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BlackEagle/BlackEagle Logistics & Procurement Branch, Data Support Section
Results of Criminal Organizations Database Search: Bandera Roja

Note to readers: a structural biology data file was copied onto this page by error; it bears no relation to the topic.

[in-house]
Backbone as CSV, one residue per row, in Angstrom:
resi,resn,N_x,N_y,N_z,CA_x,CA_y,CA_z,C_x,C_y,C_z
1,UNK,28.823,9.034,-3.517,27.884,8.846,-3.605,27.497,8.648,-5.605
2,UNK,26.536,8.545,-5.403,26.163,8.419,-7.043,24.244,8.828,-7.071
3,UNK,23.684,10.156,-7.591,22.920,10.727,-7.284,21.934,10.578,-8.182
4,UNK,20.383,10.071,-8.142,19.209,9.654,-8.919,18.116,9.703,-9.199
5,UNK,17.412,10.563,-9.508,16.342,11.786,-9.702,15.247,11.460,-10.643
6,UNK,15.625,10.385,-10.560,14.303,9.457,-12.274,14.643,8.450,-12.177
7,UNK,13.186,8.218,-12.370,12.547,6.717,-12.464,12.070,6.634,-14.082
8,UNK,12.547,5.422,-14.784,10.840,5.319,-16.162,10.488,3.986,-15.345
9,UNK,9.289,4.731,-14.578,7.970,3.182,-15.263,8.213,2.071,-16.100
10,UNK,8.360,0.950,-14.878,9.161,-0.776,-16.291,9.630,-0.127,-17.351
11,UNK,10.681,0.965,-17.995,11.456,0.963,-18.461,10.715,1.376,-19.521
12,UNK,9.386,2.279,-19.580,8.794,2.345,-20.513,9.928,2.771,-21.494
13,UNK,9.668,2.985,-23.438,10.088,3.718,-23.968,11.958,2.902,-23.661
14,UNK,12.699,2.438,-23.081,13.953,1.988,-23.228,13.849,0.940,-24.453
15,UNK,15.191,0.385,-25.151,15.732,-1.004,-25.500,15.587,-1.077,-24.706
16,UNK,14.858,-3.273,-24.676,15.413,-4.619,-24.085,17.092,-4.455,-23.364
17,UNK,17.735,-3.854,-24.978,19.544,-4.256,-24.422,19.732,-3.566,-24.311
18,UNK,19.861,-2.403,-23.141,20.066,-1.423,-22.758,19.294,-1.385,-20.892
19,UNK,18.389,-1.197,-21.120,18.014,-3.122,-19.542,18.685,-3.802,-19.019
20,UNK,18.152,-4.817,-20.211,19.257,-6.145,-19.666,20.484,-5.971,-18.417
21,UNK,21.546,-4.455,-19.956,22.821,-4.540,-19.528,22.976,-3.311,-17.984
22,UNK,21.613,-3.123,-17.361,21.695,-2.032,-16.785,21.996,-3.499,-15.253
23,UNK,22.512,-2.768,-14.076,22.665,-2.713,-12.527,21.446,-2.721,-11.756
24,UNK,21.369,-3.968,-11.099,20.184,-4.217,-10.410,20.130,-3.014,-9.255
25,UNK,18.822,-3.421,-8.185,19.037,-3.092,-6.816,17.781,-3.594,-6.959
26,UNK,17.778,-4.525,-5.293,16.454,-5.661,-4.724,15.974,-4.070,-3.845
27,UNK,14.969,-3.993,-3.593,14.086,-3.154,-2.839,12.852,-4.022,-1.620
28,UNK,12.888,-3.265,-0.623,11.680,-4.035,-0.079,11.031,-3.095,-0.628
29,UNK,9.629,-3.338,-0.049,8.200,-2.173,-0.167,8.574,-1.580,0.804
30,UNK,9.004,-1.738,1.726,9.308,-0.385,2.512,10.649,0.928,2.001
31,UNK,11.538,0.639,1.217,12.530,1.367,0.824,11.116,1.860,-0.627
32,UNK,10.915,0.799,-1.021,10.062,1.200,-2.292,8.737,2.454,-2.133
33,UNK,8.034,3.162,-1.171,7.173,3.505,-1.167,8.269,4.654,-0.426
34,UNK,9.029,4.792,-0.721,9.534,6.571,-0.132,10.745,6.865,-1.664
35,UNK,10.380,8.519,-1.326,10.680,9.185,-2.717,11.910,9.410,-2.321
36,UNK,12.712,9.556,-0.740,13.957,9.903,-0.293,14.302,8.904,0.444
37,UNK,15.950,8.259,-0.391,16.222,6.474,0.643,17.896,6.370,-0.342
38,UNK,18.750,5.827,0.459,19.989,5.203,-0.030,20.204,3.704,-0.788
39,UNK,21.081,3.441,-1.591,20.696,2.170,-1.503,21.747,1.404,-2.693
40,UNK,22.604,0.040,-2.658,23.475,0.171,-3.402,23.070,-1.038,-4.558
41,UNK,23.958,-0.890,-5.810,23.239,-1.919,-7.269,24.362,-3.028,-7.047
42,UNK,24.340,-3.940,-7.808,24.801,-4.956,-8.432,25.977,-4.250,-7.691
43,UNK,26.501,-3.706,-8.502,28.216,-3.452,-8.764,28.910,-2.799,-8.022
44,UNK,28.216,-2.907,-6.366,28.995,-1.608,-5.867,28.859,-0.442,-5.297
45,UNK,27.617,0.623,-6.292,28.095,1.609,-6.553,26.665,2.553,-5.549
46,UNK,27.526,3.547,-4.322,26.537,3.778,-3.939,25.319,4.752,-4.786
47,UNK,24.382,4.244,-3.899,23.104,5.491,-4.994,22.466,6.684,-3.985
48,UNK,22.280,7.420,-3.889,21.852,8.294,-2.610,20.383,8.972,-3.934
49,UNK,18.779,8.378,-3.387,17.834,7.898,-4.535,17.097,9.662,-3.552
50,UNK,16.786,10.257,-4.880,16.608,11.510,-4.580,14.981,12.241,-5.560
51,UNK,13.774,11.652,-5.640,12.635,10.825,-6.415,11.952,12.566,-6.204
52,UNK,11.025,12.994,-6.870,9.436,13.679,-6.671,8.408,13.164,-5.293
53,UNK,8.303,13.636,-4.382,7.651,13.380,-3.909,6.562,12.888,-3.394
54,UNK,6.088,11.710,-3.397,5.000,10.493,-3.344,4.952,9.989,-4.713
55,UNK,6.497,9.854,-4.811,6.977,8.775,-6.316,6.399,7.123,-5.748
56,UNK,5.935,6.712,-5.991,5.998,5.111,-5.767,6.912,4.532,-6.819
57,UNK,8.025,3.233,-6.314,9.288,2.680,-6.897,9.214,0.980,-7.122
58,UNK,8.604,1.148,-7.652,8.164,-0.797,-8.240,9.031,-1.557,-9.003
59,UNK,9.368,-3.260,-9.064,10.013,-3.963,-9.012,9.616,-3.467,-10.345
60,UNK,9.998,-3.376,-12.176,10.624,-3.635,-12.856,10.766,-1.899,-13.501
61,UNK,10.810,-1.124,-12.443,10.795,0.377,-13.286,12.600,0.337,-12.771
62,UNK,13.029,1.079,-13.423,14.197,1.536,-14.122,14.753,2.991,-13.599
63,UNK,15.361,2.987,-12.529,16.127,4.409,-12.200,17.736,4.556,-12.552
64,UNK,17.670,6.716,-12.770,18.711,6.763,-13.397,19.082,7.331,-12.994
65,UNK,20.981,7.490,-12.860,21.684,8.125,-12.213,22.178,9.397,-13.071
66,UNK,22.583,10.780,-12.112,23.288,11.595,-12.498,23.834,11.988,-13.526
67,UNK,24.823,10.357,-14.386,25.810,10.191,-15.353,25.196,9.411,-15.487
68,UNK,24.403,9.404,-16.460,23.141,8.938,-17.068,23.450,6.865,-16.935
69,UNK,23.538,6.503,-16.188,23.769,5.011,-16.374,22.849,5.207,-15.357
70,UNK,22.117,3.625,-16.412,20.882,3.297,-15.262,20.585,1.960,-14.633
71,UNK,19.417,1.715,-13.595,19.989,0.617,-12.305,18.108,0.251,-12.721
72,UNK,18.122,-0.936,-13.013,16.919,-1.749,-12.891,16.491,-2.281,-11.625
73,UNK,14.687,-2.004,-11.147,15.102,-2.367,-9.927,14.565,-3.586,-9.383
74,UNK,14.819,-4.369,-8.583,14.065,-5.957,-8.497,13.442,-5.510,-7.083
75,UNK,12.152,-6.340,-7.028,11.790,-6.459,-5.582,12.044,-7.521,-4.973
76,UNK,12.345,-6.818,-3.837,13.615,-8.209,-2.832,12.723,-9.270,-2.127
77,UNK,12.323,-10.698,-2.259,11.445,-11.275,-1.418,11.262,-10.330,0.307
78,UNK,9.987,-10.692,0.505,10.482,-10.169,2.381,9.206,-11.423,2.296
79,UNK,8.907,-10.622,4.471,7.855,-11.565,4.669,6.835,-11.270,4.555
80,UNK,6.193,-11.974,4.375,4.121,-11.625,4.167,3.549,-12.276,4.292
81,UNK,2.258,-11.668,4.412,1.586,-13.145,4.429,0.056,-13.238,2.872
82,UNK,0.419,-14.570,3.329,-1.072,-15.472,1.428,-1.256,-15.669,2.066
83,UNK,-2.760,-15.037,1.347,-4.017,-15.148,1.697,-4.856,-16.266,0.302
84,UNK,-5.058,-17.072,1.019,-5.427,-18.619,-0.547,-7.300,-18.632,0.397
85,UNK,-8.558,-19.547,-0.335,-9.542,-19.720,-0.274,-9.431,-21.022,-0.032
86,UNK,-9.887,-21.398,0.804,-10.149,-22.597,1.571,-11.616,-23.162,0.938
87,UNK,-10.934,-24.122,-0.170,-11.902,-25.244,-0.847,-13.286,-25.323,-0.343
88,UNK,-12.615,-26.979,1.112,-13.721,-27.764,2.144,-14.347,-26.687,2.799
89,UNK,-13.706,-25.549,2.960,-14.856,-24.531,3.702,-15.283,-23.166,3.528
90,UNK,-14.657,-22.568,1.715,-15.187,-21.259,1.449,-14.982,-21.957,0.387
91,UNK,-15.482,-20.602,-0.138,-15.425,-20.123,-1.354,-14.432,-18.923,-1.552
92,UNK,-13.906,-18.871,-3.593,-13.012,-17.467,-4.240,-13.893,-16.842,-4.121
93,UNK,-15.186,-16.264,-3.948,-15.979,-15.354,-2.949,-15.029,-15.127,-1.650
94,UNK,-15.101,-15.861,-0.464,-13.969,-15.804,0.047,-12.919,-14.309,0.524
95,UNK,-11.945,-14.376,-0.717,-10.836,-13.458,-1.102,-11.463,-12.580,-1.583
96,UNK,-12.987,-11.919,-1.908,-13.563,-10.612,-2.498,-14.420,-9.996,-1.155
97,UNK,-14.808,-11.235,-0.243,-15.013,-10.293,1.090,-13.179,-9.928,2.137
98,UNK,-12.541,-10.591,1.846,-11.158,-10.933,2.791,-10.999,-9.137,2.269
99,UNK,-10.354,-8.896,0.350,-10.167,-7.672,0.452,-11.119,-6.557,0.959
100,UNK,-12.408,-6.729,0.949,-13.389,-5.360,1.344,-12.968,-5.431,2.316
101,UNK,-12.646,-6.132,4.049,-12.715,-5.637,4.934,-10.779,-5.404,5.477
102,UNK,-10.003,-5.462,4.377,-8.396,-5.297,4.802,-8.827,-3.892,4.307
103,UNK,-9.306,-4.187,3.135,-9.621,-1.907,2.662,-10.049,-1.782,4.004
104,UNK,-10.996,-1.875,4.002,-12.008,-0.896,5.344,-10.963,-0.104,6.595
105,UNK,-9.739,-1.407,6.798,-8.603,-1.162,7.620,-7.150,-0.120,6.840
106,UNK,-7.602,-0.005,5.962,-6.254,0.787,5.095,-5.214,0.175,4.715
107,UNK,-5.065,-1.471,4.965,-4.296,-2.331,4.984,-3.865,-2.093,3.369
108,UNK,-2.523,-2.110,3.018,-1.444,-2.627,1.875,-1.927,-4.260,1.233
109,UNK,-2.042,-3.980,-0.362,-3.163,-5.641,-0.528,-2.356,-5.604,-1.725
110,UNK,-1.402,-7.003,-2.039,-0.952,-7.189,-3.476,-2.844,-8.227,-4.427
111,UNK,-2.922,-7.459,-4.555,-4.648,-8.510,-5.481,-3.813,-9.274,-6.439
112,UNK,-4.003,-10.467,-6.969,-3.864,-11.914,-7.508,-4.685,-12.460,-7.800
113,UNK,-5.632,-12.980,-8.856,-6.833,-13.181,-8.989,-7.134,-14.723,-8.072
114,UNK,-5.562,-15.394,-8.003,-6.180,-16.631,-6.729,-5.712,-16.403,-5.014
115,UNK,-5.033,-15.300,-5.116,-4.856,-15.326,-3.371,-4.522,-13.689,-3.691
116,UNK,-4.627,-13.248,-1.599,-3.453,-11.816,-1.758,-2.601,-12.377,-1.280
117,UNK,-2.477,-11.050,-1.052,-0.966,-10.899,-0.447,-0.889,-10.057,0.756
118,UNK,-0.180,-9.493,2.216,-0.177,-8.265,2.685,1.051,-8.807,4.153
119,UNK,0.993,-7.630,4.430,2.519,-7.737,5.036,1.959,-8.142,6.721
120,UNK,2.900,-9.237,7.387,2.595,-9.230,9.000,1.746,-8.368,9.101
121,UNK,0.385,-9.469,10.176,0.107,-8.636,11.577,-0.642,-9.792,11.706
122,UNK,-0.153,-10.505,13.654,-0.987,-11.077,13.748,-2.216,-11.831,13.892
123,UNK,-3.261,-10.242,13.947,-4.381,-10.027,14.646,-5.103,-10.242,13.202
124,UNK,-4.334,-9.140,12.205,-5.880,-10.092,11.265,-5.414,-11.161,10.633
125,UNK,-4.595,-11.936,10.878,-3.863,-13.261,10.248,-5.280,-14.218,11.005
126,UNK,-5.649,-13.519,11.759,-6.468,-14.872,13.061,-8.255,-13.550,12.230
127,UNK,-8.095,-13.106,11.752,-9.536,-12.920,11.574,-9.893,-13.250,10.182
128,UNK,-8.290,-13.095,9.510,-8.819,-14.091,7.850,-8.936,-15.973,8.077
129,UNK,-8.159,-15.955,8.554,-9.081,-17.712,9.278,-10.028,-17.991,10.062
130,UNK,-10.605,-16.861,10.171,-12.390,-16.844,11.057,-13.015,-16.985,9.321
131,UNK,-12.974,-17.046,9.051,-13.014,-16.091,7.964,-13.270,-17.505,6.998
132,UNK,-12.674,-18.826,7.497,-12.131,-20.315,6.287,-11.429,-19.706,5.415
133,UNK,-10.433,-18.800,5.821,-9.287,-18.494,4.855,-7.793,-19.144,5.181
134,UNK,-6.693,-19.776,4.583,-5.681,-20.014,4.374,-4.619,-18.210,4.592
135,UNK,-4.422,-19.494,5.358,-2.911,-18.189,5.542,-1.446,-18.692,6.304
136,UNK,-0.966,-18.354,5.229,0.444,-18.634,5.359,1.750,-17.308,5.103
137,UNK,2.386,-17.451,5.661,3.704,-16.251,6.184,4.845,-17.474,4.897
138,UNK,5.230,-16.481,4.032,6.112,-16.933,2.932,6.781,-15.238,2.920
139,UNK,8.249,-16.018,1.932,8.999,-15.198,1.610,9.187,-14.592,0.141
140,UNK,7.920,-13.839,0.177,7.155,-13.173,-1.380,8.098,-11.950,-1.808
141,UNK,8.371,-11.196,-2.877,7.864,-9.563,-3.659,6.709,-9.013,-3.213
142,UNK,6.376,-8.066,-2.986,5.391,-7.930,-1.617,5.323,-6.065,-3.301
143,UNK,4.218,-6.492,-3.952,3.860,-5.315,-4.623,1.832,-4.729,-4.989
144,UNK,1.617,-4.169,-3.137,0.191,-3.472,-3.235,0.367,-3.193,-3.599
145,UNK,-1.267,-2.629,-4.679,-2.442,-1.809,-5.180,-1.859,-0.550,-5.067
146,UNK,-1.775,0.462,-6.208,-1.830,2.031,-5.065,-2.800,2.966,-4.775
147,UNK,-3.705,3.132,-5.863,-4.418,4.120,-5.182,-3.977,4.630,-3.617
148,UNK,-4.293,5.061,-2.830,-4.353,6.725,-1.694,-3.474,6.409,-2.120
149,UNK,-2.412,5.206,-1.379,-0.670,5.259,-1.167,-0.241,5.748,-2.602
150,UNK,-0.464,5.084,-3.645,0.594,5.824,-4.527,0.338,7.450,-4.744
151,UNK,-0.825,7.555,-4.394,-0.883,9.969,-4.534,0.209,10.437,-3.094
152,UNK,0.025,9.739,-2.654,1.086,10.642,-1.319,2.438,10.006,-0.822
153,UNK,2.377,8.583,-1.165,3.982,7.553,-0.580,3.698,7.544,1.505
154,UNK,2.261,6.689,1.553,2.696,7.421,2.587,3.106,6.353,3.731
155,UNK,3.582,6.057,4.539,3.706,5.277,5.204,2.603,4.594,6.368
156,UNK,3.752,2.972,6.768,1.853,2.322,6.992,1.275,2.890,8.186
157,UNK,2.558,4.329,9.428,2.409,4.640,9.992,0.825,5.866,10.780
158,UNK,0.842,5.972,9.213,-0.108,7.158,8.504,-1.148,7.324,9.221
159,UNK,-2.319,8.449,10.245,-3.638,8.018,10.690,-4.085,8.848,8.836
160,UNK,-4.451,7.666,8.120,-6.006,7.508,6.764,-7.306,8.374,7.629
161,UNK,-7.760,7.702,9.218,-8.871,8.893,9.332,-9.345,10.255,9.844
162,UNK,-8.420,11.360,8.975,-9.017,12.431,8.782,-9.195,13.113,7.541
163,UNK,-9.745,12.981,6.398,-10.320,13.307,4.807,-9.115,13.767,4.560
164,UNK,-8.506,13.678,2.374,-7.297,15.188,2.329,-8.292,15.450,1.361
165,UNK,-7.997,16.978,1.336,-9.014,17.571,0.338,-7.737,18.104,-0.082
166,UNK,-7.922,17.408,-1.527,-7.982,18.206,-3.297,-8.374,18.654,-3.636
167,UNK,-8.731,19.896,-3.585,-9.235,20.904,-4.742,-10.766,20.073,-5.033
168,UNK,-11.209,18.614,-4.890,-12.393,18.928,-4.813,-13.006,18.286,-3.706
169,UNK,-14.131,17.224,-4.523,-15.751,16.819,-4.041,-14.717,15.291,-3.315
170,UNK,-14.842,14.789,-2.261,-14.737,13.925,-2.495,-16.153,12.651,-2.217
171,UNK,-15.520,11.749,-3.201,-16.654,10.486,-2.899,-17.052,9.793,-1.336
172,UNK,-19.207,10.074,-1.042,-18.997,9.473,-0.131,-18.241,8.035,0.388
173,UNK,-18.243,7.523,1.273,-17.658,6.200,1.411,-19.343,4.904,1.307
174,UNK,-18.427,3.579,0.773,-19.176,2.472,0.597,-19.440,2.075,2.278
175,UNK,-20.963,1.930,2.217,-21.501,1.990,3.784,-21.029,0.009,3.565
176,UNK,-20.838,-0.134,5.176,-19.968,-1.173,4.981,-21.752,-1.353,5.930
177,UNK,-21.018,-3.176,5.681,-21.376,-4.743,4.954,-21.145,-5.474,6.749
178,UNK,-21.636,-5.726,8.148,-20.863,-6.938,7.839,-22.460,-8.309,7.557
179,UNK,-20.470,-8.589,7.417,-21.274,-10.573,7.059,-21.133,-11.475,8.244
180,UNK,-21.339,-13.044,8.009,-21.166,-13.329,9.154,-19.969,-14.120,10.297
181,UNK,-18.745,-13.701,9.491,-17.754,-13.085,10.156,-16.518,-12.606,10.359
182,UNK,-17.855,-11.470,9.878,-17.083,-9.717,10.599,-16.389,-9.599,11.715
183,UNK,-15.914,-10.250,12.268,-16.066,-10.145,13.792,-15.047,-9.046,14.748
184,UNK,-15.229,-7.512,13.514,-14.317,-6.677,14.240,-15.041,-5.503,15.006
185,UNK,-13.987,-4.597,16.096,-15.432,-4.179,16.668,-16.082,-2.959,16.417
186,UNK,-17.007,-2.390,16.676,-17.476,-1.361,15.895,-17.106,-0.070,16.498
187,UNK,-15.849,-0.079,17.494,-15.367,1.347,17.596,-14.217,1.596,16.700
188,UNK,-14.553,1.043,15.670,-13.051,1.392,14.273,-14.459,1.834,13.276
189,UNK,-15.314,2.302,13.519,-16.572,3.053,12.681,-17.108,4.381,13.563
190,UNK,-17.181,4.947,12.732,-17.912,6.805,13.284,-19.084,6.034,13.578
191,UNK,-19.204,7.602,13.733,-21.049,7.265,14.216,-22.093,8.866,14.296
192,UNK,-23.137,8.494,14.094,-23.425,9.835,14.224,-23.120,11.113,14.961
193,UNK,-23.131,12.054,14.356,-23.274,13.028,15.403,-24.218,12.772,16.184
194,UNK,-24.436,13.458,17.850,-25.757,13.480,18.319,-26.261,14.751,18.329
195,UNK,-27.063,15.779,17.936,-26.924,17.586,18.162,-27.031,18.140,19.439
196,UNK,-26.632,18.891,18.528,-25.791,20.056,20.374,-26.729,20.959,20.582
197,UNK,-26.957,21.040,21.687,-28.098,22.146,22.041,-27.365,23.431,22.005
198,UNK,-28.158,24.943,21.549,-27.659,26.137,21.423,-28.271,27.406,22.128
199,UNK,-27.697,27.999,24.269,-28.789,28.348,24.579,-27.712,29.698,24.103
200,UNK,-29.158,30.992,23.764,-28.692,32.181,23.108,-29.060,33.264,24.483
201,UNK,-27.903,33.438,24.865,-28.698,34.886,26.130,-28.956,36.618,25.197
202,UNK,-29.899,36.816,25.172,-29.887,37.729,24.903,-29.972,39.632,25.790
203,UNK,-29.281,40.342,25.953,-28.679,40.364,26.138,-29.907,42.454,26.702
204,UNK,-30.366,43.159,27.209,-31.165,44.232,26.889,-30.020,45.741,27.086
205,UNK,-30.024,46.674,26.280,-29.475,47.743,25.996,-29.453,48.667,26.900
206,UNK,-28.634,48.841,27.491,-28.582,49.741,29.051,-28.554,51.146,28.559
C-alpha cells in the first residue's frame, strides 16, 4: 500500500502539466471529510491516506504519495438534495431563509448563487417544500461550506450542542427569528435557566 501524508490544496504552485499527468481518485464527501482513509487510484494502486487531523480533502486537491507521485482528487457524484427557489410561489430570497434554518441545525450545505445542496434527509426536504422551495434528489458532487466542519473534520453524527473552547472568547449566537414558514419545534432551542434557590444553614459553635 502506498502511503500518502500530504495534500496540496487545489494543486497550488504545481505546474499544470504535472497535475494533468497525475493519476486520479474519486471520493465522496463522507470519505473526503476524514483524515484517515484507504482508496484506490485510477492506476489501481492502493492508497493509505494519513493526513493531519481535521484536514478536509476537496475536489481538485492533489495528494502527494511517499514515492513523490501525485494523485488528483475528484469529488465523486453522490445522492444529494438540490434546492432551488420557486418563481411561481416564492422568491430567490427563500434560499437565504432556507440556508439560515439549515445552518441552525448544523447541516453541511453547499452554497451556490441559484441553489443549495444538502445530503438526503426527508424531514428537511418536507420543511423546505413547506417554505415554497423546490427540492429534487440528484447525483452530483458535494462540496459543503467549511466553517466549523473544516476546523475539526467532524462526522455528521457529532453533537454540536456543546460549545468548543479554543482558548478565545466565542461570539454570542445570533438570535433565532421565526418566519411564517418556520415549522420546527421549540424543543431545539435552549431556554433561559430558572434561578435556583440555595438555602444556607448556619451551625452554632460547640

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Bandera Roja #CR0001251 (Also... Some alternate names are aliases, other are names for specific subgroups or cells). Red Flag GBR Frente Americo Silva Americo Silva Front FAS Source: CIA, MI-6, Interpol Type: Political terrorist organization Scope: Acts of popular terror limited to South and Central America. Although dormant for the last few years, rumors persist that they are regrouping and preparing to break their long silence. [CIA] Affiliations: To support itself the Red Flag apparently has some contact with two Colombian revolutionary groups, the National Liberation Army [#CR0003112] and 19th of April Movement [#CR0002738]. [Interpol] Personnel: Less than 50 in the armed wing. Operating Since: 1969. Structure: Scattered cells of five to ten member each. The leadership advises the cells and provides them with support, intelligence and equipment. Leaders: Current leadership is in question since Gabriel Puerta Aponte [#LL3948217] was imprisoned in 1982, former leader Carlos Betancourt [#LL3726330] was imprisoned in 1977, and Julio Escalona [#LL4289057] accepted a Presidential pardon in May 1979. Legitimate Connections: The Bandera Roja are believed to be skimming funds from a number of international relief organizations. Resources: Smallarms and lower quality military equipment. Possible intelligence from sympathizers within local governments. Moderate to low funding. Suspected Criminal Activity: Sporadic Red Flag operations, such as ambushes of military vehicles and temporary takeovers of small towns, occurred in 1976 and 1977. Betancourt was recaptured in 1977, and Red Flag activity all but stopped by 1979. In April of 1979, Red Flag raided the Maracay branch of the National Directory for Identification and Foreign Documentation, Aragua State; stole 27,000 validated civilian identification documents, 40,000 blank civilian identification documents, 300 blank passports, official seals, 6 typewriters, and a document processing machine. In September of 1980, Red Flag is suspected of robbing a securities firm in Valencia (200 kilometers west of Caracas) of nearly $2 million and 50 light weapons. The Red Flag resurfaced in December 1981 with the hijacking of three domestic flights, demanding a ransom and the release of prisoners. The group did not intimidate the Venezuelan Government, which captured Puerta in April 1982 and killed 25 militants in an ensuing firefight. The group apparently has been unable to secure any outside Sponsorship and probably relies on ransoms from kidnapping and hijacking, as well as raids on small towns. Additional Commentary: The Red Flag splintered from the Venezuelan Movement of the Revolutionary Left (MIR) in 1969, when the Soviet Union decided to pursue diplomatic relations with Venezuela and force Cuba to abandon support for insurgents in Venezuela. The group was led through the early 1970s by Carlos Betancourt and Gabriel Puerta Aponte. In 1972, in a joint operation with the MIR, the Red Flag kidnapped Carlos Dominguez Chavez, a Caracas industrialist, and received $1 million in ransom. Betancourt and Puerta were captured in 1973, but escaped from Caracas' top-security prison in 1975. In that same year, the Red Flag rejected the constitutional left. It also issued a death list condemning 20 men prominent in agriculture and began abduction of wealthy businessmen for ransom. Began originally as a Marxist-Leninist program of rural revolution, but rejected the Venezuelan constitutional left, including the Venezuelan Communist Party and the Movement of the Revolutionary Left. The political agenda later called for establishing a dictatorship of the proletariat in Venezuela by means of an armed struggle. Also aimed to shun the leftist elements that have accepted legal status and are seeking elections as a means of obtaining power. With the decline in the oil market and the subsequent effect on the Venezuelan economy, there is a possibility that the Red Flag could find renewed support among the economically distressed. The terrorists face many obstacles, though, such as their lack of external support, the loyalty and effectiveness of the Venezuelan security forces, and offers of political amnesty for guerrillas. With its guerrilla front dormant, most of the GBR's present activity appears to be limited to political activism on university campuses and attempts to gain influence with labor unions.